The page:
A Science Posse Grad Finds His Voice and Faces the Hard Work Ahead

In the fall of 2008, Brandeis University launched the first Science Posse program to attract and retain talented, underrepresented students in college-level science. Founded by Brandeis chemistry professor Irving Epstein in partnership with Posse, a highly regarded college-access program, the Science Posse recruits, trains, and provides mentoring for "posses" of 10 students each year to prepare them for studying science at Brandeis. A grant from Carnegie Corporation of New York helped support the development of the program.

Usman Hameedi is a native of Brooklyn whose parents immigrated to the United States from Pakistan. An aspiring doctor and accomplished poet, Usman majored in biology at Brandeis and graduated in May 2012. He now works as a research technician at Memorial Sloan-Kettering Cancer Center in New York and plans to apply to medical school. Here he tells what it meant to him to belong to the first Science Posse.

Growing up where I did, I didn't have access to rigorous prep classes or the opportunity to shadow doctors. Science Posse came into my life by accident. By the time I had gotten to the third round of interviews, I knew that I wanted it. It helped me push myself a little harder during high school.

2013-08-01-Usman_Hameedi.jpg"Science Posse was new to everyone at Brandeis -- the students, the mentors, the faculty and the administration. You could tell there was a lot of interest in making it a success. People wondered: Was this too ambitious? Would this work? Are we shooting for the moon and we will miss it, or will this be something revolutionary? We knew that we were part of an experiment, but we liked that. We thought we could set the bar really high -- and I think we did that."

As a group, the Science Posse members interacted well with each other. We weren't always best friends, but we knew we had each other's backs. I was especially close with Rebekah Lafontant. We both worked as community advisors (residence hall assistants). She was someone who knew who I was. Our friendship went beyond Posse. I could be vulnerable with her when I was having tough times at Brandeis, and I knew she would be there for me.

By the time I reached my junior year, I was taking organic chemistry, writing poetry and serving as captain of the Brandeis Poetry Slam team. It pushed me to my limits. But it's important to deal with and overcome challenges if you want to be a doctor. You have to ask yourself, 'Can I really do this when it's difficult? Do I want this even during the moments when it isn't a pristine white coat, when it is old coffee and sleepless nights? As a profession, medicine has always had a natural allure but the journey to the destination of 'Doctor' isn't easy. You must be prepared for the hard work ahead.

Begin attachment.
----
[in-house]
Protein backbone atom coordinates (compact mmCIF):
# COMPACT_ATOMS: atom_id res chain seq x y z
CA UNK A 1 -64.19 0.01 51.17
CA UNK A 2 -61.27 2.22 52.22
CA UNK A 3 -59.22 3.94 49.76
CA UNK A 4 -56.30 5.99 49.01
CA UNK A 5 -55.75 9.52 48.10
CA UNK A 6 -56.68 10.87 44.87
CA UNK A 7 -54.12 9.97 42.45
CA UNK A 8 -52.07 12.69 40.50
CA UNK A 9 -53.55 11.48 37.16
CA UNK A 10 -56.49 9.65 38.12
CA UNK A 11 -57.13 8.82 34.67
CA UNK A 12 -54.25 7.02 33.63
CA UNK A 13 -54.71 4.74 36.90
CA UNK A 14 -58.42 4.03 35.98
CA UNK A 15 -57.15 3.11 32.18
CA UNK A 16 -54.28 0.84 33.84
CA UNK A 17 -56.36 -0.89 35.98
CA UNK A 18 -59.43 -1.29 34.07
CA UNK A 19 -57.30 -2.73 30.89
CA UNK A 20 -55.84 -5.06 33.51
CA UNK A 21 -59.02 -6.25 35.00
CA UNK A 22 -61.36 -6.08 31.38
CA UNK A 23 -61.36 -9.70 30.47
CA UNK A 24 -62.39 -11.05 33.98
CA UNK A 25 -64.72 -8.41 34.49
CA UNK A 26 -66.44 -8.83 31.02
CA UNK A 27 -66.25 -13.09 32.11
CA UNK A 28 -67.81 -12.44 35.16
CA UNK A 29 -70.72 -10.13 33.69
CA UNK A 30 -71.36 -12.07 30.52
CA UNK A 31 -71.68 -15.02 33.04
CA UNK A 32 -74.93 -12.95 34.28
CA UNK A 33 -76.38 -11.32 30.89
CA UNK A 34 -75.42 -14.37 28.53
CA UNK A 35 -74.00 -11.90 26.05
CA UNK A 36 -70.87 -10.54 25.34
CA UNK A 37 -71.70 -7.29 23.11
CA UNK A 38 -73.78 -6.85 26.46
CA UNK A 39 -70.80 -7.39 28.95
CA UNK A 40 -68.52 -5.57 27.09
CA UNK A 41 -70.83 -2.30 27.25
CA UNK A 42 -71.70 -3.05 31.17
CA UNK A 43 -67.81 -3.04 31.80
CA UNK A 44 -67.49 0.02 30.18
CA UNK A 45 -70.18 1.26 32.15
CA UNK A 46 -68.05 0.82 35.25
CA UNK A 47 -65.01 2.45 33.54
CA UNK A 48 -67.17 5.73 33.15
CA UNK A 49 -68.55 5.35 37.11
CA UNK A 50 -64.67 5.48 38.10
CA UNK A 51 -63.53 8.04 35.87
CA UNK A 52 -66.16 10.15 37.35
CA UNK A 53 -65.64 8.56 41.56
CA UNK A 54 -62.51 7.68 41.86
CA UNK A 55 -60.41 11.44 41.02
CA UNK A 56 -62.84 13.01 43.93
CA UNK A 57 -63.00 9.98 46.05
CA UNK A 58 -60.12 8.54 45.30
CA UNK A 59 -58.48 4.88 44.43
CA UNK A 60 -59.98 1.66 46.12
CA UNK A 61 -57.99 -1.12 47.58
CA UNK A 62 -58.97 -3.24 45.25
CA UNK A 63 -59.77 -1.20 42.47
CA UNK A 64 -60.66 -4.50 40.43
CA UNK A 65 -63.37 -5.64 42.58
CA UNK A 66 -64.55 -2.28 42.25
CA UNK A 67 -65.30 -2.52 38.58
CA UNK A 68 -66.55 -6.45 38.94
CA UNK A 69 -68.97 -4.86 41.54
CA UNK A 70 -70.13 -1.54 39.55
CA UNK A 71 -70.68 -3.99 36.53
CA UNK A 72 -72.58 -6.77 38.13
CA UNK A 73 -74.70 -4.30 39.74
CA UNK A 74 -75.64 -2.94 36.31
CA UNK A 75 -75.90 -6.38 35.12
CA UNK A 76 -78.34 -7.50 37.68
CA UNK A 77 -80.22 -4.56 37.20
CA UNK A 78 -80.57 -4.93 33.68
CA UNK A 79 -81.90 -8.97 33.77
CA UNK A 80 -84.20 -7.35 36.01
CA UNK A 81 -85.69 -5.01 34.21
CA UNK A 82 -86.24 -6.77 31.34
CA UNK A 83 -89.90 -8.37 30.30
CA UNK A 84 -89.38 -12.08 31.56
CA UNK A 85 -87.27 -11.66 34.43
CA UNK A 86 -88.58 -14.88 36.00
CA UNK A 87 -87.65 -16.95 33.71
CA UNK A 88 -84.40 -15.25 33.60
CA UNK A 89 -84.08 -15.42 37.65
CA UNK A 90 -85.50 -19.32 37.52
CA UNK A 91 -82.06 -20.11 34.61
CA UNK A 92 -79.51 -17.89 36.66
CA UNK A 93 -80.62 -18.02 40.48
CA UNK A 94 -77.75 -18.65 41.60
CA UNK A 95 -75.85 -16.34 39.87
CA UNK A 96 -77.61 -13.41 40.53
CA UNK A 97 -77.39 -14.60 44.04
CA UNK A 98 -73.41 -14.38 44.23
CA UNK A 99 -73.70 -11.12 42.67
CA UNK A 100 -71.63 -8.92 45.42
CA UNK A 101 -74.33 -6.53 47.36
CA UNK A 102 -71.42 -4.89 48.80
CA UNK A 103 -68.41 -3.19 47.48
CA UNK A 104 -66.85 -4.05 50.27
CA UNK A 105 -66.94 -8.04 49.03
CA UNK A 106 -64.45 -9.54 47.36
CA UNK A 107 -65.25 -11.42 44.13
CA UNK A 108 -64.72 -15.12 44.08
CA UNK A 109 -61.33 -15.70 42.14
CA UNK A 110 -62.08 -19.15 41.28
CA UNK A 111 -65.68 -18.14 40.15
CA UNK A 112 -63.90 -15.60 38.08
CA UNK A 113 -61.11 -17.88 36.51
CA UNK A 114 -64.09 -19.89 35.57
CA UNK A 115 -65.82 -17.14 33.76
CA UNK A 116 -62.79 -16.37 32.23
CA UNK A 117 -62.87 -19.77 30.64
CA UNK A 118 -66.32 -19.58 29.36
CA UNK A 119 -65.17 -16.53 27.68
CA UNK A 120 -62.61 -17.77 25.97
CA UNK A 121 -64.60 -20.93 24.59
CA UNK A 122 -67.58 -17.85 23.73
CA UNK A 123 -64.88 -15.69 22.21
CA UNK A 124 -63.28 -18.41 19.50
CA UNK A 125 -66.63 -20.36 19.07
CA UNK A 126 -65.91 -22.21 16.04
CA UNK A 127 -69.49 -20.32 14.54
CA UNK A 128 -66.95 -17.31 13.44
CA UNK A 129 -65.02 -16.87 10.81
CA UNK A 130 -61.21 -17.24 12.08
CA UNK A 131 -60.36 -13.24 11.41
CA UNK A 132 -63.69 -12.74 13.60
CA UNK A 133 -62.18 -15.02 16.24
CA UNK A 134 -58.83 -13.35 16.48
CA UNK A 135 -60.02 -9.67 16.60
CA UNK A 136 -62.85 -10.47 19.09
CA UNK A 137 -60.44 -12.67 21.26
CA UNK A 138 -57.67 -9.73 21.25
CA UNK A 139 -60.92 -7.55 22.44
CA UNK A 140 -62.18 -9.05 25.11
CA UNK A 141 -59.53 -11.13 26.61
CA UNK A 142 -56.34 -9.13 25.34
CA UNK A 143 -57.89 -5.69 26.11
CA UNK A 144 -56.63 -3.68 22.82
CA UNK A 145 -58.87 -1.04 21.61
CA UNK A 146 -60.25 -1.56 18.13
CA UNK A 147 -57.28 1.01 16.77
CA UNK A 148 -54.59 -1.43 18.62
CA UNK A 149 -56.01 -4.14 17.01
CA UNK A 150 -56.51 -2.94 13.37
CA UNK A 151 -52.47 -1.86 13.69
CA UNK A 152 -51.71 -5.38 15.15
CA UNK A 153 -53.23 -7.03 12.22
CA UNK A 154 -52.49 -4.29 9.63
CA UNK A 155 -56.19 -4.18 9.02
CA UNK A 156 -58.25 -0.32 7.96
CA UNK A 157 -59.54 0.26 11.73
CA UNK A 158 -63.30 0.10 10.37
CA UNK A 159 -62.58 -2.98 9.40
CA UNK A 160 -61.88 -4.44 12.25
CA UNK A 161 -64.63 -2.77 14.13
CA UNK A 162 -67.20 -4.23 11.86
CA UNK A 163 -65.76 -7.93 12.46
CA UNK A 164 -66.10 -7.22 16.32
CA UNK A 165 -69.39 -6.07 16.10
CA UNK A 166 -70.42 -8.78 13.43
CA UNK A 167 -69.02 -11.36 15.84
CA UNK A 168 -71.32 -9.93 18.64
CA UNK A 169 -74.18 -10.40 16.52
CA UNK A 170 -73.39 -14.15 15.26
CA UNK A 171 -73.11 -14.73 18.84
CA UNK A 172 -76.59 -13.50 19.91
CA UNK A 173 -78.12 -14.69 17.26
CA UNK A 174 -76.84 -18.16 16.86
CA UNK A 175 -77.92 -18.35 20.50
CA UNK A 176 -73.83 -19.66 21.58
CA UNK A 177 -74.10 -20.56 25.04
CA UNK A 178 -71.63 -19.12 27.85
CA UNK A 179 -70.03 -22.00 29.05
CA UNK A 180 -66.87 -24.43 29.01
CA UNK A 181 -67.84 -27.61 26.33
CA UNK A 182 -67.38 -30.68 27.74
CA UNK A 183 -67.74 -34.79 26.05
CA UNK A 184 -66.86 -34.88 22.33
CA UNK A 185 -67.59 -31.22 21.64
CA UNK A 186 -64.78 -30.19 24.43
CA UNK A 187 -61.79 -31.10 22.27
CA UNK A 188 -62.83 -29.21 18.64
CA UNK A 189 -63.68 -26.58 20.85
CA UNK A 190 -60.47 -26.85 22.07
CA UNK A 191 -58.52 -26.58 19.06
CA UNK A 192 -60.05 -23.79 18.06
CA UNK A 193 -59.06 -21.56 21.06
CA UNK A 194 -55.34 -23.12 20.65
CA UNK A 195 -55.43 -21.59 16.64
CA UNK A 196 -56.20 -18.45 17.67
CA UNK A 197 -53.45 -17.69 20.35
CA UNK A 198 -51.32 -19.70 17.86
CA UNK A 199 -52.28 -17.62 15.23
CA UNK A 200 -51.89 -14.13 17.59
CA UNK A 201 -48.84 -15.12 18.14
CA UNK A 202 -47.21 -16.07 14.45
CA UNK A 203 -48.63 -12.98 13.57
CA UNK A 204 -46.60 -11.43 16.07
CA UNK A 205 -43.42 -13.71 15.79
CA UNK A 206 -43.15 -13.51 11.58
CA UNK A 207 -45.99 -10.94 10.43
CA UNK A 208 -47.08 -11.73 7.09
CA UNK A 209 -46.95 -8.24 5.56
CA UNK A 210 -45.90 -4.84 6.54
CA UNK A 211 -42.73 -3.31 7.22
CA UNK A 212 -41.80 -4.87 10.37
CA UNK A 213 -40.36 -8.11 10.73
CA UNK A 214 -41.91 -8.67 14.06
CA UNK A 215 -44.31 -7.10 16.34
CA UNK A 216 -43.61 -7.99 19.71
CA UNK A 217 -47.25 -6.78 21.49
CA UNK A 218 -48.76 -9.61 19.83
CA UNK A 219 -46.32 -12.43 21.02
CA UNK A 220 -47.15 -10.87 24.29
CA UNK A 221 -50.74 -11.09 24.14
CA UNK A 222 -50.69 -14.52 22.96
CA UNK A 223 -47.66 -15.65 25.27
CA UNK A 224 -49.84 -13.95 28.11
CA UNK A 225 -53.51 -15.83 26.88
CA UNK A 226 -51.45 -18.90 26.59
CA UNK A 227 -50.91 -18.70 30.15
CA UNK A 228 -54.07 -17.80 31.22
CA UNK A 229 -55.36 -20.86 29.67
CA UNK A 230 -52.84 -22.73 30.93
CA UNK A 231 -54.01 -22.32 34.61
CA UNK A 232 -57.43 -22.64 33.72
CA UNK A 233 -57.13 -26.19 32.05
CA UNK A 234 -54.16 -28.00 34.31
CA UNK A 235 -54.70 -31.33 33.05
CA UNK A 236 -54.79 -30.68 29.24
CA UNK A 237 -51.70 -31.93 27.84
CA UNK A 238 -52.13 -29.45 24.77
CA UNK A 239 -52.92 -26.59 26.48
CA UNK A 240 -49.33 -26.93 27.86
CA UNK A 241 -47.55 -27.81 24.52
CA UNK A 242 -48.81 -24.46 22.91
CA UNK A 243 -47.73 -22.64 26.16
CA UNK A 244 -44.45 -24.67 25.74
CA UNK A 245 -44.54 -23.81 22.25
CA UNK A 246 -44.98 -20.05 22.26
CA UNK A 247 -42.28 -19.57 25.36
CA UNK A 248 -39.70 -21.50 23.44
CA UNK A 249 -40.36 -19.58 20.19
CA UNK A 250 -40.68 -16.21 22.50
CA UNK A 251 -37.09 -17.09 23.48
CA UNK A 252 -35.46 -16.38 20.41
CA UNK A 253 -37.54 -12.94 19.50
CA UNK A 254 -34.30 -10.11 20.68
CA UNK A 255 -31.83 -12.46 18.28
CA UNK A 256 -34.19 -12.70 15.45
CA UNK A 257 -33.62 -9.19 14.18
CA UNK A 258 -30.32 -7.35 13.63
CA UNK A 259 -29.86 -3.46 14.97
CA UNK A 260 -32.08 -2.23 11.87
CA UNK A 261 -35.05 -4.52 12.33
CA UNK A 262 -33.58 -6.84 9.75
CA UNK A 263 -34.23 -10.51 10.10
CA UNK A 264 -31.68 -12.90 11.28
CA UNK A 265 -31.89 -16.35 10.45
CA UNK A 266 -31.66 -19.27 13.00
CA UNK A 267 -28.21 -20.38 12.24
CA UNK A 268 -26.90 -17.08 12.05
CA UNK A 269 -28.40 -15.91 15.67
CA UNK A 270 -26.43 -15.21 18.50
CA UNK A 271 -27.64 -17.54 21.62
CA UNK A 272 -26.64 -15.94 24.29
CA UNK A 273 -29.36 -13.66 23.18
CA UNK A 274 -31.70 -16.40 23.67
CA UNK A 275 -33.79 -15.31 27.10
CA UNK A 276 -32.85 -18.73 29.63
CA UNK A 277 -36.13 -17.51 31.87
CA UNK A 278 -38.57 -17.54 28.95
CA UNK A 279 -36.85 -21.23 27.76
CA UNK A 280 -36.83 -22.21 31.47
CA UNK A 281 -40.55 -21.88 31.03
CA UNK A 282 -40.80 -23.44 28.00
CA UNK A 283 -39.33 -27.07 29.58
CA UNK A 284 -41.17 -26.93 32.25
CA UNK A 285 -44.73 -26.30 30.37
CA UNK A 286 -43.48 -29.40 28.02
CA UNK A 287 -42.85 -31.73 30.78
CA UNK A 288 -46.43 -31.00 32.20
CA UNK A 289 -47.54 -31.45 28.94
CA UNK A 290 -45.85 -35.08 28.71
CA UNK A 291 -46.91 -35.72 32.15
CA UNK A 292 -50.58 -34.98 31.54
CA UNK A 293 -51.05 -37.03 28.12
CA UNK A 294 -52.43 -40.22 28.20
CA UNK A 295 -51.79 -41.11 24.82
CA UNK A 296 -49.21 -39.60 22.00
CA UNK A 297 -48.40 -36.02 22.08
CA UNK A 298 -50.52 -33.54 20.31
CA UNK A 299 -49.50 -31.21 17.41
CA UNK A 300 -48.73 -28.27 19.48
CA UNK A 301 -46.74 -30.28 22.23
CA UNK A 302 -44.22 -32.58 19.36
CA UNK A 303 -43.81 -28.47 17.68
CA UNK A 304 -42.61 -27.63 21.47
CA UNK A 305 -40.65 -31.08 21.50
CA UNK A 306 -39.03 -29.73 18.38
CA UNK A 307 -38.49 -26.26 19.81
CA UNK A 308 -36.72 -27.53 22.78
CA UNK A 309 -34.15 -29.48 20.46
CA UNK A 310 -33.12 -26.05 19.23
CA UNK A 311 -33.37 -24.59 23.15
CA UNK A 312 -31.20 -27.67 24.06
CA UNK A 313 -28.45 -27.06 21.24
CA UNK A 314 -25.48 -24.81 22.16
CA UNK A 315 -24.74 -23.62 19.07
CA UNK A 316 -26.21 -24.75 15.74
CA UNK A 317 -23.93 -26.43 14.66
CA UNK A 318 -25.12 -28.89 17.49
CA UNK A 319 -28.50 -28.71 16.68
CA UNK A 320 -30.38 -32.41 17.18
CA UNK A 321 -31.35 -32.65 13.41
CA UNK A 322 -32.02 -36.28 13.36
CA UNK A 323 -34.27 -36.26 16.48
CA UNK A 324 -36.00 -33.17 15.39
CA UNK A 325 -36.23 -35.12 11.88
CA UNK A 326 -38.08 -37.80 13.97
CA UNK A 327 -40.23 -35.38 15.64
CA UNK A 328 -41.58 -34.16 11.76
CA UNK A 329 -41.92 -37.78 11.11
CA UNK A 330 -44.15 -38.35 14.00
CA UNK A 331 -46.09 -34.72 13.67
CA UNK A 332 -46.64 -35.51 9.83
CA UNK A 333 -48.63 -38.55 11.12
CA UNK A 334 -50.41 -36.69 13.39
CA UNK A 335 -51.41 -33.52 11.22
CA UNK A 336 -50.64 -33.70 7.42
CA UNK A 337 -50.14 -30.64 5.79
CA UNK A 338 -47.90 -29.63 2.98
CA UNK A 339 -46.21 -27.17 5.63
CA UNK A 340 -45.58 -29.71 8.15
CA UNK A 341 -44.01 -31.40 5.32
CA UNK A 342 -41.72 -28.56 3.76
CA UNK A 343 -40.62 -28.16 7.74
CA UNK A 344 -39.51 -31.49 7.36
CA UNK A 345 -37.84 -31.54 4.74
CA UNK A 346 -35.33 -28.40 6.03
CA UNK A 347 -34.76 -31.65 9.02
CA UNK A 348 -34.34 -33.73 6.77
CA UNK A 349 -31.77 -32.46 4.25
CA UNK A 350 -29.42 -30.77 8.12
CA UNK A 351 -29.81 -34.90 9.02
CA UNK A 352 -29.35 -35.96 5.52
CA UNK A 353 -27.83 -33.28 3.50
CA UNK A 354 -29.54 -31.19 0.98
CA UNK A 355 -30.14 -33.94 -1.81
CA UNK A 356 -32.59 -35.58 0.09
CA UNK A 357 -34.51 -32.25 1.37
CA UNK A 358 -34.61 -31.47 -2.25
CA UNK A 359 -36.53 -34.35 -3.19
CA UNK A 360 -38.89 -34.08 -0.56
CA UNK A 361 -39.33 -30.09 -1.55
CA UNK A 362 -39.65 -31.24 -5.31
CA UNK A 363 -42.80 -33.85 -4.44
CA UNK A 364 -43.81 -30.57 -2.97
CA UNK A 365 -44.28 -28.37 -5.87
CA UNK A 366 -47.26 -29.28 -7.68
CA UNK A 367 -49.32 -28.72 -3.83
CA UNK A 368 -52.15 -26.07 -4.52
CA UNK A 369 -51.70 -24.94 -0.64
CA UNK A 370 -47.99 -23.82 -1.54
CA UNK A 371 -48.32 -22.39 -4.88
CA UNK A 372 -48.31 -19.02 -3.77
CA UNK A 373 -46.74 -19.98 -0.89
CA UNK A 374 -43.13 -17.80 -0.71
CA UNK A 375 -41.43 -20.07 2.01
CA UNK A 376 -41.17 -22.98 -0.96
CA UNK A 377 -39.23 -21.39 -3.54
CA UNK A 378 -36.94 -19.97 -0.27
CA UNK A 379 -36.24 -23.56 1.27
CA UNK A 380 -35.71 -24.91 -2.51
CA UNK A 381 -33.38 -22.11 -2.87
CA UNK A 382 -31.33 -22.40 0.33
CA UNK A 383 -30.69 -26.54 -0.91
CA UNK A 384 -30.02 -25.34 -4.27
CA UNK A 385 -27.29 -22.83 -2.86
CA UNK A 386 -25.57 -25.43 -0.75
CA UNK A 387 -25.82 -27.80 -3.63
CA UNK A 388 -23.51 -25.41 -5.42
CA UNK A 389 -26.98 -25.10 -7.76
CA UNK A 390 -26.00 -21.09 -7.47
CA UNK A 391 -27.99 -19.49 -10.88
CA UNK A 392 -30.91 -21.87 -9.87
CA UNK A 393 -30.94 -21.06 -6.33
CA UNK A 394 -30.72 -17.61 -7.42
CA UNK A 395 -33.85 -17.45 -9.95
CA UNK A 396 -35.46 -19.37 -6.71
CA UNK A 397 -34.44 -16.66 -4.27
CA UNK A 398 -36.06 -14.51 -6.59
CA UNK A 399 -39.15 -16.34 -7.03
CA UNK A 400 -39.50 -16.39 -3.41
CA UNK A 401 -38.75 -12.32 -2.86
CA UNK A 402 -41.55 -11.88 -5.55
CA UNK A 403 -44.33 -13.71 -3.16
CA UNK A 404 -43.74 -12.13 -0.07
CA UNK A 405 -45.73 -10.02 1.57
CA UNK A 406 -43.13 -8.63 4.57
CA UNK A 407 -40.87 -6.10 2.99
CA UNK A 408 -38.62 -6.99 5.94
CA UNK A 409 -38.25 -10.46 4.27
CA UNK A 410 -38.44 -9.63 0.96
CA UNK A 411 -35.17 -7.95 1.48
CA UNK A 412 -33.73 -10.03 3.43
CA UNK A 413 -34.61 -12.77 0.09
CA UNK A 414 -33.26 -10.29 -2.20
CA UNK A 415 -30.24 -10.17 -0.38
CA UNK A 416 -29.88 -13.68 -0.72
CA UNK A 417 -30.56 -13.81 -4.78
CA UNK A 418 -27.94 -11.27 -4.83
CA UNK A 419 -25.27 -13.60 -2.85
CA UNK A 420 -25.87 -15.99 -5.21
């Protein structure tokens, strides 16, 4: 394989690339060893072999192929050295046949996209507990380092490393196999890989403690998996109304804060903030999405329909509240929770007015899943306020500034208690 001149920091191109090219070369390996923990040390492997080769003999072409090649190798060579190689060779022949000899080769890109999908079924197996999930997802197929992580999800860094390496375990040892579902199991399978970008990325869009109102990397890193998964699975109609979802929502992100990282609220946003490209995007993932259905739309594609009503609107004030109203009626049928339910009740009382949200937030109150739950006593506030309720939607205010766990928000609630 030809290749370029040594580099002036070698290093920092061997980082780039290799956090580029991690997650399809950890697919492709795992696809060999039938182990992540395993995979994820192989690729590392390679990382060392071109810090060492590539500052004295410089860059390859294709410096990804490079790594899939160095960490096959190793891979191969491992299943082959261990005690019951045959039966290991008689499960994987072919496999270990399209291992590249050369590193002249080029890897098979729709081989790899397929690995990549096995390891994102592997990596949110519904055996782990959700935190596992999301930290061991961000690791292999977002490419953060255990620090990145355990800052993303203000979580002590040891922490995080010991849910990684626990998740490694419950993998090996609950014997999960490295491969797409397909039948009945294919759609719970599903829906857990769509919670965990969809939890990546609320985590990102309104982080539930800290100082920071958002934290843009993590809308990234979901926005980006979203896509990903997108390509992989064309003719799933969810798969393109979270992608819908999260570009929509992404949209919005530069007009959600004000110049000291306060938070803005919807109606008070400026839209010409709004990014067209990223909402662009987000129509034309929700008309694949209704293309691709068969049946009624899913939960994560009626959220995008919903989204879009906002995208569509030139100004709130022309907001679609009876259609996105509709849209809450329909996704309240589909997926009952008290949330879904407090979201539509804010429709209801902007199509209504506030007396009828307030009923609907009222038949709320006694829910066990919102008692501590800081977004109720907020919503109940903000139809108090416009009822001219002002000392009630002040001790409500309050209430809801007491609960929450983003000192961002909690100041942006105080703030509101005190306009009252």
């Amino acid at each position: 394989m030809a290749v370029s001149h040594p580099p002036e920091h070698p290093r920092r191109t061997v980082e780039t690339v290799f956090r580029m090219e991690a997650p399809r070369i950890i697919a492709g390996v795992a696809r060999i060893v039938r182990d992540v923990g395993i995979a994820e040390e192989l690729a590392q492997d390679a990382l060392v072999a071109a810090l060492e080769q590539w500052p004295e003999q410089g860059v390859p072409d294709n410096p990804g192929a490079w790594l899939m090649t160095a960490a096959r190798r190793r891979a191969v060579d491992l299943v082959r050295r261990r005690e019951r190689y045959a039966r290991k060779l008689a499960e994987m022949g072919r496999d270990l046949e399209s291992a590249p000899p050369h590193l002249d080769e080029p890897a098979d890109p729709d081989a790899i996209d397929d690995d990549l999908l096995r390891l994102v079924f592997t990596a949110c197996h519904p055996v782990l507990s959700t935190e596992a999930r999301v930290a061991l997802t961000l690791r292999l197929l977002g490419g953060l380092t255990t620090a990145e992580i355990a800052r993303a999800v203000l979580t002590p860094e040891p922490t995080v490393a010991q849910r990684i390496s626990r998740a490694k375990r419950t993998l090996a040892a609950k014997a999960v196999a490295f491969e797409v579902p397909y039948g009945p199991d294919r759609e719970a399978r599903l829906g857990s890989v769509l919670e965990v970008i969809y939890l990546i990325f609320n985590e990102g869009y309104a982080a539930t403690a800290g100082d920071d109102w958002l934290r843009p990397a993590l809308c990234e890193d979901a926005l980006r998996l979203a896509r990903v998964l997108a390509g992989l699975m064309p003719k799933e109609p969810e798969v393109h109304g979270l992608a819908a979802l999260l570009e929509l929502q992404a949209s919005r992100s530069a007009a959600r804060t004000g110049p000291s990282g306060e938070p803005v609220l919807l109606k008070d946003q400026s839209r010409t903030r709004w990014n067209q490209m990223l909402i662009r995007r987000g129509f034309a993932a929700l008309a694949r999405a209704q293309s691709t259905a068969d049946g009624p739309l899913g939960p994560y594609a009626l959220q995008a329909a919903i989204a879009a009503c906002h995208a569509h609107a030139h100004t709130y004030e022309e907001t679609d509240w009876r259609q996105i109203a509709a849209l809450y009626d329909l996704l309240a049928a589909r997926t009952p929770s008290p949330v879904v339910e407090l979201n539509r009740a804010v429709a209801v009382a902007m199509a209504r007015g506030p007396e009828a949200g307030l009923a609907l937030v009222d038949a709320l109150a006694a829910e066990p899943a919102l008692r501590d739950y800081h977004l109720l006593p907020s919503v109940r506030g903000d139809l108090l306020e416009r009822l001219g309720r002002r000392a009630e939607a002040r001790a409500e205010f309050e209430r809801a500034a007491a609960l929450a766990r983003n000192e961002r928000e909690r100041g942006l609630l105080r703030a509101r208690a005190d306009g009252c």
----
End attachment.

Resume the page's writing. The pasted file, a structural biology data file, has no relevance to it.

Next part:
I had so much going on and needed to juggle my time effectively. Life is more than 'orgo' - there are a lot of other things happening at the same time. I learned to focus on what was in front of me. That is a valuable skill to have.

Irv Epstein is a remarkable human being. His intellect is awe-inspiring, yet he is so humble. He's always there to give a hand to help. I took general chemistry with him and checked in with him when I needed some support. He helped arrange a summer fellowship through Howard Hughes Medical Institute for me to conduct research in protein crystallography at the University of California, Berkeley. I went back to Brandeis Commencement this year and made sure to thank him for all he had done for me.

Most people would look at my interests in science and poetry and think that they represent the ultimate dichotomy of thought. On the contrary, the skills you need as a scientist and a poet are very similar. Poets use their senses and words to present life in unique perspectives, sharing new viewpoints with others. Likewise, science is a tool used to analyze problems from different angles, with the intent of furthering discovery or finding solutions.

One of the beauties of Brandeis was that it gave me the space to be a scientist and poet. I pursued both with great vigor. In addition to my scientific achievements, I was a finalist to serve as the undergraduate Commencement speaker. I performed at Mela, the South Asian cultural show. Performing and sharing my writing helped me find a greater sense of my own identity. It also helped me create friendships. Brandeis helped me realize that science and writing together does, in fact, make sense.

I am working at Memorial Sloan-Kettering as a research technician in the new Cell Metabolism Core Laboratory. It's an amazing opportunity because the work we are doing is so cutting edge.

I hope to go to medical school and become an oncologist. It's a remarkable field and it's a calling for me. It is a field blossoming with creativity in how specific types of cancers are addressed and tackled. But helping someone who has cancer is beyond medical treatment. I also want to work towards creating more spaces for art therapies. Art can help people regain expression and voice during the vulnerable times after a delivered prognosis. My goal is to integrate my passions cohesively so that I can better serve my future hospital community as well as the needs of others wherever I may go.

testPromoTitleReplace testPromoDekReplace Join HuffPost Today! No thanks.